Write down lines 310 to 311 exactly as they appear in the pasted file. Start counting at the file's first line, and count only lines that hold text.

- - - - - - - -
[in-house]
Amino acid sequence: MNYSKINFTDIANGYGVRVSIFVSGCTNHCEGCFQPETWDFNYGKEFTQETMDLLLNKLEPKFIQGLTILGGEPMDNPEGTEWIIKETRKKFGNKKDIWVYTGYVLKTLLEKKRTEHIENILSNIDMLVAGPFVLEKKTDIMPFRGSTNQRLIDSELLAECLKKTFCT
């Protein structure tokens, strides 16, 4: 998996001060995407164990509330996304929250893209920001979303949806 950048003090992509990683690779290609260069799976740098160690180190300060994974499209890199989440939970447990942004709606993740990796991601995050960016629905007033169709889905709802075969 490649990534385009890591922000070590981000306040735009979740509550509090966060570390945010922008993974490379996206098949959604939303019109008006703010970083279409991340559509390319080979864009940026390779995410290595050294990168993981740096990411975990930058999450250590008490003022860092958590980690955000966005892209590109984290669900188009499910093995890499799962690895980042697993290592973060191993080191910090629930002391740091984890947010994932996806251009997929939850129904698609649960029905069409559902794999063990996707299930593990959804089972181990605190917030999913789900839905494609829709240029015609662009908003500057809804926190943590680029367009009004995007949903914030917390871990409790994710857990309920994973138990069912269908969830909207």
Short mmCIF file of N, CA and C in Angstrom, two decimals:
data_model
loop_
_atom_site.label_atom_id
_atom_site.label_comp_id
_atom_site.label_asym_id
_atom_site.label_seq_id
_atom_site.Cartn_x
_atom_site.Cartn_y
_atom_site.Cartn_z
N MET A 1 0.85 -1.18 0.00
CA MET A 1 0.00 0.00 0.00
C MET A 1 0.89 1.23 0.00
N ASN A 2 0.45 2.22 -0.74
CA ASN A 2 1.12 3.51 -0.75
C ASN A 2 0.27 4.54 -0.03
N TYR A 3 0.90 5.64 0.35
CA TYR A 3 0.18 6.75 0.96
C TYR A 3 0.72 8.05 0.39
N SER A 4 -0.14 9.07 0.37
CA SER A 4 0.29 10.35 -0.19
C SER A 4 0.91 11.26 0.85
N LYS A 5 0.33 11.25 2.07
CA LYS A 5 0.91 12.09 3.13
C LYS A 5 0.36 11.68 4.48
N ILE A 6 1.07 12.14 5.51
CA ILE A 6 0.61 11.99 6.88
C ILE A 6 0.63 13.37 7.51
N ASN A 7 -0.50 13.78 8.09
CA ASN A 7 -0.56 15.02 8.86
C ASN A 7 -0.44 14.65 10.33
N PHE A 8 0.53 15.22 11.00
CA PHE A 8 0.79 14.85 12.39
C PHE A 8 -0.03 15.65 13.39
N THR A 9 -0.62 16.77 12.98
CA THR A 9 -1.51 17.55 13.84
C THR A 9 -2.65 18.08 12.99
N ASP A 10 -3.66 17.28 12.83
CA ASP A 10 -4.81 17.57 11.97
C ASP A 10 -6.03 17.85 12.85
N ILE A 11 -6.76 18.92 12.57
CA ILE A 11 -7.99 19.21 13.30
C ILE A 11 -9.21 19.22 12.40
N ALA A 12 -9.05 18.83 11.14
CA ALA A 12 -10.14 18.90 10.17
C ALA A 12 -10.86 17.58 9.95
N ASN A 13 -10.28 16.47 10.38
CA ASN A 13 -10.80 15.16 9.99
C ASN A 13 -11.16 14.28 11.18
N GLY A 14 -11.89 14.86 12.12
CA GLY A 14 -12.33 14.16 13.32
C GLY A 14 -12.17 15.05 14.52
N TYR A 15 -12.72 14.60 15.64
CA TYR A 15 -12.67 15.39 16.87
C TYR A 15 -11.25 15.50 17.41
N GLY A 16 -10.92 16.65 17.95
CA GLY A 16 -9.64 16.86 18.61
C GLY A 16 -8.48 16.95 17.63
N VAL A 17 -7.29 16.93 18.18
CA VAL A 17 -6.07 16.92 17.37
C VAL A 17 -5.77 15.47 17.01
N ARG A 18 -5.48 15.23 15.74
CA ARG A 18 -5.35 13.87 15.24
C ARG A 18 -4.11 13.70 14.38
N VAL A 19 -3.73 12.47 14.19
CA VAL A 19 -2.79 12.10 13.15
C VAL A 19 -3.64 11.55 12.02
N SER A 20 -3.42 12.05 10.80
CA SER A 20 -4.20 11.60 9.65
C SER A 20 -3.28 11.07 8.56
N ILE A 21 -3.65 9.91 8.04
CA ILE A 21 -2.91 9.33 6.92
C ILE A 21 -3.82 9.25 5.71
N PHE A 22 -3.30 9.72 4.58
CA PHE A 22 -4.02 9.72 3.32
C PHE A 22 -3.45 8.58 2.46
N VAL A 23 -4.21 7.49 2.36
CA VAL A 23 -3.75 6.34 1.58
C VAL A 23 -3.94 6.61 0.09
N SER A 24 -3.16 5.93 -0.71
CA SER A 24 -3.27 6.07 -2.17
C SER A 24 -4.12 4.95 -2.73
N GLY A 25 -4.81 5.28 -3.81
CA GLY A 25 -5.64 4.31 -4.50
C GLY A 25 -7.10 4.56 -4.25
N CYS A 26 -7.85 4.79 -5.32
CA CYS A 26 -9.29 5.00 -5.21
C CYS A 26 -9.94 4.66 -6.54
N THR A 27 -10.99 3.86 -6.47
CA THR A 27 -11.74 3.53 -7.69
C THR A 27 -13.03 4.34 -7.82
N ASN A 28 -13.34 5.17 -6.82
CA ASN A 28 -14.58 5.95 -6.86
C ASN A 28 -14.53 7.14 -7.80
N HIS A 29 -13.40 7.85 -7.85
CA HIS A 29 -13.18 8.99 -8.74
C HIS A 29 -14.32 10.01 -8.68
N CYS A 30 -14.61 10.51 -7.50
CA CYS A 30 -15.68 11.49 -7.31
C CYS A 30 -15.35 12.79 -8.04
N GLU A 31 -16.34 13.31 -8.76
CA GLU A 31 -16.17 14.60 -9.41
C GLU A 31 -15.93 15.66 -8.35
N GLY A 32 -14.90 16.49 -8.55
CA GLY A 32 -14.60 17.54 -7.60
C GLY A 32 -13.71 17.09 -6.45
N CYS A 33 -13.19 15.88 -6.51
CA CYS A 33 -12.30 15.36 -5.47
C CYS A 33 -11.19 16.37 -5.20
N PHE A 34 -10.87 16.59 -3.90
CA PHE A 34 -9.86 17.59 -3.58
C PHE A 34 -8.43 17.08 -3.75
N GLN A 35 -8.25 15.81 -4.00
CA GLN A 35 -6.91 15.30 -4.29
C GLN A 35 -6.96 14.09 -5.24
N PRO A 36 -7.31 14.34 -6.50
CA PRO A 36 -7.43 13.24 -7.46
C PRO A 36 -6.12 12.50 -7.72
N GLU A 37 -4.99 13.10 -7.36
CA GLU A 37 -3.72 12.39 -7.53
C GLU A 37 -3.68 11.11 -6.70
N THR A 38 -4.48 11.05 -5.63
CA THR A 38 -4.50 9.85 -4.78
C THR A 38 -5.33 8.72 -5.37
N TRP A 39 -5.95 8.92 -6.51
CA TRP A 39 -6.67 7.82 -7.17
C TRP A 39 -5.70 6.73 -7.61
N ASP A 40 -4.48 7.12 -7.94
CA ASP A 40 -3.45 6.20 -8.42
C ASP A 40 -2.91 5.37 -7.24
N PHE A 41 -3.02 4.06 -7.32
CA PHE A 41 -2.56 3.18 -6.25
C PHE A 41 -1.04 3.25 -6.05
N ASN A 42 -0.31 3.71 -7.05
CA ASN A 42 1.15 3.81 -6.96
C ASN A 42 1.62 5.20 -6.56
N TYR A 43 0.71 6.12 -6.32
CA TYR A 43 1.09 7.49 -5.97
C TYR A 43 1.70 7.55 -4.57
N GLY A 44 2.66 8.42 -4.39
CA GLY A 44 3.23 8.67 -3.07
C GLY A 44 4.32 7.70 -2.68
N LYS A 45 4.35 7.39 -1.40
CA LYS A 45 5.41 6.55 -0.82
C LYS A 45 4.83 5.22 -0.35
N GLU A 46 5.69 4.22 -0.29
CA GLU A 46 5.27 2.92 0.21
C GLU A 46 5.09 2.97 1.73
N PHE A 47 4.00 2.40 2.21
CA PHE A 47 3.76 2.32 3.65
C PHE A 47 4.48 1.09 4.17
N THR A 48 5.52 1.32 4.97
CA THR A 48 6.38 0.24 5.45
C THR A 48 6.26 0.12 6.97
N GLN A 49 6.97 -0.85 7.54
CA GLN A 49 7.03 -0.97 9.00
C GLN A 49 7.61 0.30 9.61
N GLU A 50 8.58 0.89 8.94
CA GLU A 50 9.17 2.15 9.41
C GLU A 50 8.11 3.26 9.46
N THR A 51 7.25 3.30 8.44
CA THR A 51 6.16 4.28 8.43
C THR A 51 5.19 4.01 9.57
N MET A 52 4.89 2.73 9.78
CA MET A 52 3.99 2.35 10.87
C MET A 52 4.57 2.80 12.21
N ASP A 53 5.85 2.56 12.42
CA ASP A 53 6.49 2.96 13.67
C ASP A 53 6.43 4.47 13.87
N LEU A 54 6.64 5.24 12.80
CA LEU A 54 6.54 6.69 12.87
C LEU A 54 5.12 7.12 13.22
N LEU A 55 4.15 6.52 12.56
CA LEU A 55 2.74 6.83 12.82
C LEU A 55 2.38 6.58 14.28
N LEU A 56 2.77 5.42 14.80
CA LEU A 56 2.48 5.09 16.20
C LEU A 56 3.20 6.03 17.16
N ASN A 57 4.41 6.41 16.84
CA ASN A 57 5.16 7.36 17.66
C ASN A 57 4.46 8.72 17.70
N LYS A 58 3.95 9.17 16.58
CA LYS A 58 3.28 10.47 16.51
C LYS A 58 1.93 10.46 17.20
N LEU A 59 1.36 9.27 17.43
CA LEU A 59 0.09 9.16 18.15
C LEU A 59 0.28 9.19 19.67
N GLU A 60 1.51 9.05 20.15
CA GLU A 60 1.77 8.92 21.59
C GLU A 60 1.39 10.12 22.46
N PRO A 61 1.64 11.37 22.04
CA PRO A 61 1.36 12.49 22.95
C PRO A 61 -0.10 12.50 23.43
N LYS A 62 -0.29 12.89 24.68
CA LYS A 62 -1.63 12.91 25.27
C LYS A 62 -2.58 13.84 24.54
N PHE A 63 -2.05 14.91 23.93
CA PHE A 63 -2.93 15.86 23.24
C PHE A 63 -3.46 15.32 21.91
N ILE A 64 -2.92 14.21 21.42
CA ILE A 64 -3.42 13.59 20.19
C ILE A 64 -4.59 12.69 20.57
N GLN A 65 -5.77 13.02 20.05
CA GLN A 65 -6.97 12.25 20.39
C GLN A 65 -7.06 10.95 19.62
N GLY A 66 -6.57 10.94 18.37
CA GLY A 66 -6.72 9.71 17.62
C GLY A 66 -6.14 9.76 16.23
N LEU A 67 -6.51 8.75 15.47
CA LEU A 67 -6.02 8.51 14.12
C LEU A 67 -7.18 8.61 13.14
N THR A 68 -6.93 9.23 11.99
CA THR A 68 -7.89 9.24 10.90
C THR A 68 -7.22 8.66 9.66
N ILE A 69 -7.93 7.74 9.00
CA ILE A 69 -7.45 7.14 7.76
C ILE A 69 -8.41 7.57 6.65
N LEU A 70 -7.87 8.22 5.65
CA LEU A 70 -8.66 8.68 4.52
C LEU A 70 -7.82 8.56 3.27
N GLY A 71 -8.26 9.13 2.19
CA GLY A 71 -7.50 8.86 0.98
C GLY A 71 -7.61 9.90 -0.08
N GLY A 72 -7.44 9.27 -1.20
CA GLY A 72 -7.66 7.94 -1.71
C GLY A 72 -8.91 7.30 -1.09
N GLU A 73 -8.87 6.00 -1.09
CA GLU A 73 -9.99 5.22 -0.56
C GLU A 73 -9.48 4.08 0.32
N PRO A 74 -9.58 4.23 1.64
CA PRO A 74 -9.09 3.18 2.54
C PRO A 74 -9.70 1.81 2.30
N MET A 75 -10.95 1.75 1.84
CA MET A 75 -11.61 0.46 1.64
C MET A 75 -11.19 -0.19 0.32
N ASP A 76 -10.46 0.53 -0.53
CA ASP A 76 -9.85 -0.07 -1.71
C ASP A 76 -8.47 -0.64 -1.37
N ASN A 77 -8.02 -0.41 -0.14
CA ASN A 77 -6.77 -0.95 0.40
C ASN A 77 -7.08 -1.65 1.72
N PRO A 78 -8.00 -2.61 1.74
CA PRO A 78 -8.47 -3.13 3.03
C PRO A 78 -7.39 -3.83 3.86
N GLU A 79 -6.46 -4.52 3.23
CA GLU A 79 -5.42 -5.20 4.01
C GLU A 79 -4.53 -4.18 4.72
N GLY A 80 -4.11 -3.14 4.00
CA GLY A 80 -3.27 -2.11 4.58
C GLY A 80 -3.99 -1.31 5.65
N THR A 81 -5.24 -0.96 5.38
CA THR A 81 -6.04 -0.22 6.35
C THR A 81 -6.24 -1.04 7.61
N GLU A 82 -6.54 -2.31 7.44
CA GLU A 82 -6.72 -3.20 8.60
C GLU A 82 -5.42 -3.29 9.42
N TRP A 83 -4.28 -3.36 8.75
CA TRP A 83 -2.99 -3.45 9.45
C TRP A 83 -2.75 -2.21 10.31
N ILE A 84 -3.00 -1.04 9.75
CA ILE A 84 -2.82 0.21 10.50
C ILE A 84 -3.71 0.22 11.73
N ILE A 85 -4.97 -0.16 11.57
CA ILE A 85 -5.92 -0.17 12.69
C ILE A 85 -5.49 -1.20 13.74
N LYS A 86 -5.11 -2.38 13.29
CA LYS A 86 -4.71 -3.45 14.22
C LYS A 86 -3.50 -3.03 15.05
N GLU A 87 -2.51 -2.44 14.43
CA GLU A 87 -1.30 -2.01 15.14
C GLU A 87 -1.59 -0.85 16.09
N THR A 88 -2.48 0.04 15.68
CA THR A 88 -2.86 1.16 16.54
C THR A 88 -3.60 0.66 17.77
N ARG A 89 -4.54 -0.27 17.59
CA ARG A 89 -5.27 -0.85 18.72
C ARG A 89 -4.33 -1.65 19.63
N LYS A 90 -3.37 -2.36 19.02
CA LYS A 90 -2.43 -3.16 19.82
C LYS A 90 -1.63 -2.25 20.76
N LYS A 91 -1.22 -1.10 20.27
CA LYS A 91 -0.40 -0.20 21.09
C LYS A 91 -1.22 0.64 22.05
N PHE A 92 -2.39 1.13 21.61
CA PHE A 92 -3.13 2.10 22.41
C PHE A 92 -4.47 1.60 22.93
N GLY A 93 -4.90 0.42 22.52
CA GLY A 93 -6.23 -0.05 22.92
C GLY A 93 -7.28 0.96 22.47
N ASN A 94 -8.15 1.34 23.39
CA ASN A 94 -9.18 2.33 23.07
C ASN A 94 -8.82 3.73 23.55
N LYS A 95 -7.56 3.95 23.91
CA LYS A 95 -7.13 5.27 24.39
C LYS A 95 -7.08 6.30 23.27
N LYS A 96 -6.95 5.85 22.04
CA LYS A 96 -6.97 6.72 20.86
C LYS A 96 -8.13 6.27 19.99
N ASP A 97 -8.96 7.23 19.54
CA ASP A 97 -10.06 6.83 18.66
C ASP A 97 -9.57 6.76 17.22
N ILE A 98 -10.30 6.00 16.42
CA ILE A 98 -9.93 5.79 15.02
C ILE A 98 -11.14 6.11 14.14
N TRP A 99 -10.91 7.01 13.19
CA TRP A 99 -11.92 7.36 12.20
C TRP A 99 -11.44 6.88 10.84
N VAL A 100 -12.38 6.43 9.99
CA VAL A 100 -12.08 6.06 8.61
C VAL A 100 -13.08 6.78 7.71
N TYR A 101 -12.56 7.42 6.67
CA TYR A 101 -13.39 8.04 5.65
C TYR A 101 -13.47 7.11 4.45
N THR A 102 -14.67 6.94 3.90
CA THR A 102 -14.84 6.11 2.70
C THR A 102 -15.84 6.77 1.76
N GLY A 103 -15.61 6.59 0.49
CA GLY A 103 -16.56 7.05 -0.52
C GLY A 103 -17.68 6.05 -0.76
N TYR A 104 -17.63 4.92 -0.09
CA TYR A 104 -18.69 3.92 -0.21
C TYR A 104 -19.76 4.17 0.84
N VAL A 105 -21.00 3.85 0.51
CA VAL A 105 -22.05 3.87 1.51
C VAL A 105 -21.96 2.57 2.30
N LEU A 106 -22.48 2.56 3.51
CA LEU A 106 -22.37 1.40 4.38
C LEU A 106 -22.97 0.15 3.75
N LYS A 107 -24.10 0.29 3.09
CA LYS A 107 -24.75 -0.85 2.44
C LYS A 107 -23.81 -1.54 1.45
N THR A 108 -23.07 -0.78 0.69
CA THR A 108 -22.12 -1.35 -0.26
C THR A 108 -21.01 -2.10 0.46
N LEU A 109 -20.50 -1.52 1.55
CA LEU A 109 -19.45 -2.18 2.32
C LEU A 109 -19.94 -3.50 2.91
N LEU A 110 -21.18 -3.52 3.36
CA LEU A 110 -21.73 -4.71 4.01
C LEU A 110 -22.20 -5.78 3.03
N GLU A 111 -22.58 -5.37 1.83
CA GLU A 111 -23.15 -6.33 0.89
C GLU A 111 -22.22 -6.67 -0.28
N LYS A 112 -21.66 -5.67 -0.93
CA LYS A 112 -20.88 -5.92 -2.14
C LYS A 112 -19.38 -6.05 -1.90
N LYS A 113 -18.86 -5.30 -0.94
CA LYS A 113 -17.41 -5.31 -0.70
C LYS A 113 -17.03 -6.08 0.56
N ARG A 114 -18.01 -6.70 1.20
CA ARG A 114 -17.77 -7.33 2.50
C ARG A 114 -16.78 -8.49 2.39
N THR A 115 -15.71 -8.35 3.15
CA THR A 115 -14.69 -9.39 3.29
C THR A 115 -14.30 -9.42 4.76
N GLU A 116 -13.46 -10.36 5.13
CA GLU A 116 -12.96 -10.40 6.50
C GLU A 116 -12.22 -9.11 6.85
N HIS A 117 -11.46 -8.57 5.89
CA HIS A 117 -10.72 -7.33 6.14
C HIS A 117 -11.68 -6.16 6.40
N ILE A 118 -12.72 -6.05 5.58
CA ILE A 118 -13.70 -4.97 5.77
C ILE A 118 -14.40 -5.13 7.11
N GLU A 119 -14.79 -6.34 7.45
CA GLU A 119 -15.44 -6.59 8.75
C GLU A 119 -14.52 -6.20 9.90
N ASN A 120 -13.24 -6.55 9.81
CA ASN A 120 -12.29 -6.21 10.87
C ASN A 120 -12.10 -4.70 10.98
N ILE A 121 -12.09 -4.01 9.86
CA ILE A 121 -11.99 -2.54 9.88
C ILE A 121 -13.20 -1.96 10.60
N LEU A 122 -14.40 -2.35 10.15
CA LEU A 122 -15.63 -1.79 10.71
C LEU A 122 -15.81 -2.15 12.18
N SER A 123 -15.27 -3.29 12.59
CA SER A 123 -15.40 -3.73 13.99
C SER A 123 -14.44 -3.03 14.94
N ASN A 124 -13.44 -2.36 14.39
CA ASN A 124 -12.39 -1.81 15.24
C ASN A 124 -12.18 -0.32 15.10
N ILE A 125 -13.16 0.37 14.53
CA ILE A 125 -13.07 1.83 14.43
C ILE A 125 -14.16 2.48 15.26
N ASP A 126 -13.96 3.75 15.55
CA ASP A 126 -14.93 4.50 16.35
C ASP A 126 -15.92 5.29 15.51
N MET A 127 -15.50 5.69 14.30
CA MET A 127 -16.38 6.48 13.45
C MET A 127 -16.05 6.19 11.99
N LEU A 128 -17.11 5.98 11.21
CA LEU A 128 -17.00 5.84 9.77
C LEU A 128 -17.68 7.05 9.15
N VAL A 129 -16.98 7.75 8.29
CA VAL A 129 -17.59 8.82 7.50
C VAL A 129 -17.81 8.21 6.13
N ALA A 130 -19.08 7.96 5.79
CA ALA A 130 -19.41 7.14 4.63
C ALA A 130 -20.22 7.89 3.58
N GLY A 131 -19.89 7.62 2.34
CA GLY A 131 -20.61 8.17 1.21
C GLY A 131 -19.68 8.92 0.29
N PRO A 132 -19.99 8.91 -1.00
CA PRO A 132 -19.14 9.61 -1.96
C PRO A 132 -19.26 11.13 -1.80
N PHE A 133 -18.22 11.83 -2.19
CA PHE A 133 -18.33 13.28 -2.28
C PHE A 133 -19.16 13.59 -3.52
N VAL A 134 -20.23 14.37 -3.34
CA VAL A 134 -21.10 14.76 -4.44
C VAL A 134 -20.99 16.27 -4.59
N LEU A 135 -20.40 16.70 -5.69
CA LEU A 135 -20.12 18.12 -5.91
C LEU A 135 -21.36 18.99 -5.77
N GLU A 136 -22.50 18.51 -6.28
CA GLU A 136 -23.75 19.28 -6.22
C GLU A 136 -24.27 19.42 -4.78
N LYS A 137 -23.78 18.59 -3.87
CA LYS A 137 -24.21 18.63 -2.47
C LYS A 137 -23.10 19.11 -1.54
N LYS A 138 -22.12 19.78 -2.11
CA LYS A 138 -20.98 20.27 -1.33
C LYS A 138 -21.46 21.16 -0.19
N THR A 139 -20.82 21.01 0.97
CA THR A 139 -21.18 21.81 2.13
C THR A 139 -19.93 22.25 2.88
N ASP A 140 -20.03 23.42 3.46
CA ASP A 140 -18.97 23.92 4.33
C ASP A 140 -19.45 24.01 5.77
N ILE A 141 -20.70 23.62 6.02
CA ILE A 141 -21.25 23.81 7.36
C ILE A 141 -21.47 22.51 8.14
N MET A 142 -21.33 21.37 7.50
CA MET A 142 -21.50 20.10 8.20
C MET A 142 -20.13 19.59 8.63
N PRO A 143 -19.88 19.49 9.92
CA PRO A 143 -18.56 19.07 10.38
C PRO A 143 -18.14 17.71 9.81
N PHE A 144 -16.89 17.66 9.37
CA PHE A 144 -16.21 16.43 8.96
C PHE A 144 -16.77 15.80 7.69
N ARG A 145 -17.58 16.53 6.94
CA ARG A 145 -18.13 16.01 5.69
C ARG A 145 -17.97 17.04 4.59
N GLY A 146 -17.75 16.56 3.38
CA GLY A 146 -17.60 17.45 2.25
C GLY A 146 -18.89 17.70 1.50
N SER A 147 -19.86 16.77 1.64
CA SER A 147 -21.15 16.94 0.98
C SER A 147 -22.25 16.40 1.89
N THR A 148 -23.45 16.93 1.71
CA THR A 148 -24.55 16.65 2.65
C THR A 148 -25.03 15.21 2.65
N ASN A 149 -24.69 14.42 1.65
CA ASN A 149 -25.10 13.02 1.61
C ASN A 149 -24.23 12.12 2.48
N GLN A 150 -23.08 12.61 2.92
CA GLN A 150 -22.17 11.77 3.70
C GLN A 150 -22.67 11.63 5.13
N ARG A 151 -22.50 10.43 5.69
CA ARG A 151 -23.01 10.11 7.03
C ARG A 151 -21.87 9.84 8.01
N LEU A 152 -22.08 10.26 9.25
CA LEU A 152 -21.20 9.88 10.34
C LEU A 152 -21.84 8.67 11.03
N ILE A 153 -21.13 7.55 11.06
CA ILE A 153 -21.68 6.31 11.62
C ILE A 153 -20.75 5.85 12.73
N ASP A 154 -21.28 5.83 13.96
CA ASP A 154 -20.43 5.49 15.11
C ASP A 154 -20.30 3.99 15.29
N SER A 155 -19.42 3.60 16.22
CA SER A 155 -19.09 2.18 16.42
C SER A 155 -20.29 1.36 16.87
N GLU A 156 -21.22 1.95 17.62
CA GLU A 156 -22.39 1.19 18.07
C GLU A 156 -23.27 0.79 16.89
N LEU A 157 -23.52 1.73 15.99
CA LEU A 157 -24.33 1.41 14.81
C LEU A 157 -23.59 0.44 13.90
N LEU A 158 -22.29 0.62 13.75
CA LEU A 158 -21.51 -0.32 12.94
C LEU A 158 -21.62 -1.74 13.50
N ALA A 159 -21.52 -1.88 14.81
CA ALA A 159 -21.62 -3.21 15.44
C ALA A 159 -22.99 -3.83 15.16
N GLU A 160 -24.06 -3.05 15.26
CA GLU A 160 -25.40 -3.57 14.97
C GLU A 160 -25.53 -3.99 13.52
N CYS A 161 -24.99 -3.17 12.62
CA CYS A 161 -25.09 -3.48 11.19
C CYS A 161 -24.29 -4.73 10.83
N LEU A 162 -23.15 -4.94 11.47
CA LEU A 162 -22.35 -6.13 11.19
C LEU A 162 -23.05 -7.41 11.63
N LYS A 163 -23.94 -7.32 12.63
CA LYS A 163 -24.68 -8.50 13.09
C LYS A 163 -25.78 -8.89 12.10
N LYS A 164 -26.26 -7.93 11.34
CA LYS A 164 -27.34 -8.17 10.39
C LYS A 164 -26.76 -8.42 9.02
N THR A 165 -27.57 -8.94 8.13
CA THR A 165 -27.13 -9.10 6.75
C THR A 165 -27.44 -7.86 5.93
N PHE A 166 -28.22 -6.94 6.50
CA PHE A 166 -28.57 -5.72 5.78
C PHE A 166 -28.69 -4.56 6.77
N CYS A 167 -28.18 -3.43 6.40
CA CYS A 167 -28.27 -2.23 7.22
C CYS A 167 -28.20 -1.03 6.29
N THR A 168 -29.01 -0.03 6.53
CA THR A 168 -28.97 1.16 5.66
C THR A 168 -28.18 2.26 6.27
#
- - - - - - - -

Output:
C TRP A 99 -11.44 6.88 10.84
N VAL A 100 -12.38 6.43 9.99